One concern when it comes to growing older is hair loss, especially if you are male, though up to two thirds of women also experience hair loss after the menopause. Why does this happen, and why does hair loss occur in some places before others? Is the hair of our eyebrows short because it has stopped growing, or is it possible to grow beard eyebrows? These are some of the pressing questions that this article will attempt to answer.
Hair is 95% keratin – a strong, fibrous, helix-shaped protein that is also abundant in the outer layer of the skin and in nails. However, hair is more complex than just a bundle of proteins, and comes with three distinct layers:
In addition to keratin, the cortex also contains most of the hair’s melanin – the pigment that determines hair colour. Two types of melanin are responsible for hair pigmentation: eumelanin, which makes the hair more black, and pheomelanin, which makes it more red.
Hairs grow within hair follicles, organs that reside in the middle layer of the skin – the dermis. The very bottom of the hair shaft, called the hair bulb, contains dividing keratinocytes that will later die to form the bulk of the hair, as well as melanin-producing cells called melanocytes. These cells are supplied with nutrients and oxygen via blood vessels.
While it may seem like some hair stops growing after reaching a certain length, this is actually because hairs are replaced after a certain growth period. This growth cycle consists of three main phases.
In the anagen phase, cells at the base of the hair shaft divide rapidly and add to its length. The growth rate during the anagen phase varies for hair on different parts of the body – on the scalp, hair generally grows about 1cm per month. The duration of the anagen phase also varies in different locations and between individuals, but it is always the longest of the three phases. On the scalp, the anagen phase usually lasts 2-8 years, and around 90% of scalp follicles are in this phase at any one time.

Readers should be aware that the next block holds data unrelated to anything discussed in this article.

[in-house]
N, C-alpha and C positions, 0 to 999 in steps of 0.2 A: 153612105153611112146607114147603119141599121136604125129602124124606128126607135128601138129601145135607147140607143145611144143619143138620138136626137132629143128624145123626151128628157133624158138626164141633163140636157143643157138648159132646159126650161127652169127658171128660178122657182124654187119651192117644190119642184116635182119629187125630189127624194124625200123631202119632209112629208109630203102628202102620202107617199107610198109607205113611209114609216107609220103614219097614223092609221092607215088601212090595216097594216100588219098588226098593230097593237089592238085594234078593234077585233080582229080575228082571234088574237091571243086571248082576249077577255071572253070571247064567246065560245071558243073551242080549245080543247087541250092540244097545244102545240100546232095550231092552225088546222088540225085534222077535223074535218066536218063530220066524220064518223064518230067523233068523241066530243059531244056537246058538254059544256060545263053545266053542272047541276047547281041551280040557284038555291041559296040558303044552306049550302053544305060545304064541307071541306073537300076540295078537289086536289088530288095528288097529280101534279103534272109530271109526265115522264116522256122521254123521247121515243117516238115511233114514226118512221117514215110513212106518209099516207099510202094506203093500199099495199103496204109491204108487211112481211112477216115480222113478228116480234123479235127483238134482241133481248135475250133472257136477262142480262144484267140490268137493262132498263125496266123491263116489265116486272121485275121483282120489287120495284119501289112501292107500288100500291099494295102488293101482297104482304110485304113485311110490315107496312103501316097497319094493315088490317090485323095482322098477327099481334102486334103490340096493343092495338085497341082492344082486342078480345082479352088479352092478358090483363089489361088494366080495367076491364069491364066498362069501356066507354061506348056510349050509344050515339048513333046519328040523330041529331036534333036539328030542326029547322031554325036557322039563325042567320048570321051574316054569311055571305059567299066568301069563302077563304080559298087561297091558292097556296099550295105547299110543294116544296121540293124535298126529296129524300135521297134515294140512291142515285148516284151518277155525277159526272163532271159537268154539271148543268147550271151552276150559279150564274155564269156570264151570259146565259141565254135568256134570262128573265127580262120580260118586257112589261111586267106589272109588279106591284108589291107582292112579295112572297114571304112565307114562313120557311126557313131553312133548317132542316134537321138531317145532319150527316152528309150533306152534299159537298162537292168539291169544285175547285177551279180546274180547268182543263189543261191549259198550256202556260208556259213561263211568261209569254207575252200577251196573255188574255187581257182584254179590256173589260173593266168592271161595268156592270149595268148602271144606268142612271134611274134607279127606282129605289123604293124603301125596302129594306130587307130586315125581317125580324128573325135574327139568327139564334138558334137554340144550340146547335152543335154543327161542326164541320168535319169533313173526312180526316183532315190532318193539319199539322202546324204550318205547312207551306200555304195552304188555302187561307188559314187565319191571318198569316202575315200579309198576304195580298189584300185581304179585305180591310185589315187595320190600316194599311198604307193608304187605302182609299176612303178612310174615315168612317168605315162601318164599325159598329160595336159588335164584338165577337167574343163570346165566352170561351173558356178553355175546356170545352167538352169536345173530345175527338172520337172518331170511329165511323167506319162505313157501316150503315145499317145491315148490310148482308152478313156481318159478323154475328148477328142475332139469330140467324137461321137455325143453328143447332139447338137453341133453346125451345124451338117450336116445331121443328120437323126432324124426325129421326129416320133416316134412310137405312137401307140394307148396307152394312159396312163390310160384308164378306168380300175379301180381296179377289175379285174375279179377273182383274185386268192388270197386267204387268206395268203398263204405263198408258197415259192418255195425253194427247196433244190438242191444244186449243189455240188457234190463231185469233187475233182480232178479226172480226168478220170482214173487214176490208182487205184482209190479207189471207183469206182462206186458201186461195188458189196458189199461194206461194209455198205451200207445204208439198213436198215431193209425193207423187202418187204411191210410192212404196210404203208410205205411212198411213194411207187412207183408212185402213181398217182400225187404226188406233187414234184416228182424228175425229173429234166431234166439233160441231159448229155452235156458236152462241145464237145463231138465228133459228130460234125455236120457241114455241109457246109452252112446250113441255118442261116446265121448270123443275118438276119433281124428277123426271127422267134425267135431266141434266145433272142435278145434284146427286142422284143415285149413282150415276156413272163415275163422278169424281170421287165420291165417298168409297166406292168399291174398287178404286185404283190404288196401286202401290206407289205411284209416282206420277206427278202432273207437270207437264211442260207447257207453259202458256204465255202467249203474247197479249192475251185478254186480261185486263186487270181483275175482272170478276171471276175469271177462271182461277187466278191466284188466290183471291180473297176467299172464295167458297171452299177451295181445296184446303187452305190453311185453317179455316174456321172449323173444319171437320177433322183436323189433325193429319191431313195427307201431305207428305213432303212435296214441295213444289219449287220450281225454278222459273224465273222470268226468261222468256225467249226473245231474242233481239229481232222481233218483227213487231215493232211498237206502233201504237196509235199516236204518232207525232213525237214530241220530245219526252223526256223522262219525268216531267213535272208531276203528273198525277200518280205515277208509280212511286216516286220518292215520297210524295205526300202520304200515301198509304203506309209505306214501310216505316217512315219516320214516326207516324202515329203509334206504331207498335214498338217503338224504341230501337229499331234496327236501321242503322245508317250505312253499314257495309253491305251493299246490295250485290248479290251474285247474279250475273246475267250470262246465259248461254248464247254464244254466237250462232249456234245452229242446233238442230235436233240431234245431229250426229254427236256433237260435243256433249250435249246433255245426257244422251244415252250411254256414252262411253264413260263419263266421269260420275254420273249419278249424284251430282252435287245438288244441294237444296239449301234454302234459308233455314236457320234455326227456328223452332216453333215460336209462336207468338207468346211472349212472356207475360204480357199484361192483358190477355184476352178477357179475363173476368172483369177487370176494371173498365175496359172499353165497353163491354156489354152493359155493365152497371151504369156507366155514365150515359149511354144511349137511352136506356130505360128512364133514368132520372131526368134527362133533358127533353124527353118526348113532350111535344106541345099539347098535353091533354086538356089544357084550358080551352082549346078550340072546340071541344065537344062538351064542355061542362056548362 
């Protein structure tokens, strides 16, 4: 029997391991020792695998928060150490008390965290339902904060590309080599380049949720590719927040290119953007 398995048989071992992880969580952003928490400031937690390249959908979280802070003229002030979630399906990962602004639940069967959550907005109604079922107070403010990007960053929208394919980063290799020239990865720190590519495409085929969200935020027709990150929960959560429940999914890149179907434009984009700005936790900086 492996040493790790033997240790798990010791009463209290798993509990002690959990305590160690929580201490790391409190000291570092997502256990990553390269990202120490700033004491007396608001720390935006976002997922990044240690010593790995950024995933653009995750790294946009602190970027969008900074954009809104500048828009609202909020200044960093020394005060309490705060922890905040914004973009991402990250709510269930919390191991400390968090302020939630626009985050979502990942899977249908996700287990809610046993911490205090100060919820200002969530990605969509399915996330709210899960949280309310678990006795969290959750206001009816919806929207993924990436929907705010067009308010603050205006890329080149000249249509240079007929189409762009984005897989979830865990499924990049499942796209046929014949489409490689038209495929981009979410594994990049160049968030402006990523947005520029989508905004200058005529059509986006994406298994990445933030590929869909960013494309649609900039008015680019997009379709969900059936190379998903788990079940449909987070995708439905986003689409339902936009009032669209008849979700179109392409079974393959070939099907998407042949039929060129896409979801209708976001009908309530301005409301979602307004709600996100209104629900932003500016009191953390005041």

The catagen phases is a transition phase and is the shortest of the three phases. The hair follicle shrinks and the hair separates from the bottom of the follicle, cutting it off from its blood supply and causing it to stop growing.
During the telogen phase, the hair follicle is in a resting state. The hair shaft is no longer growing but remains anchored in place. Towards the end of the telogen phase, the hair follicle will begin to grow again, loosening the anchor point and allowing the hair to be released from the follicle and shed. This is sometimes considered to be a separate phase called the exogen phase. It is normal to lose 50 to 100 hairs a day in this way.
The length of hair depends on how quickly it grows, and the length of time it grows before it falls out. The timing of the growth phases varies according to genetics and also in response to environmental factors such as stress, which can cause hair follicles to enter the telogen phase early. Generally, however, a full growth cycle takes 2-8 years for scalp hair, and around a year to a year and a half for most other types of hair. This means that, while it may not seem like it, your eyebrows are not the same as the ones you had two years ago, as each hair has already fallen out and been replaced since then.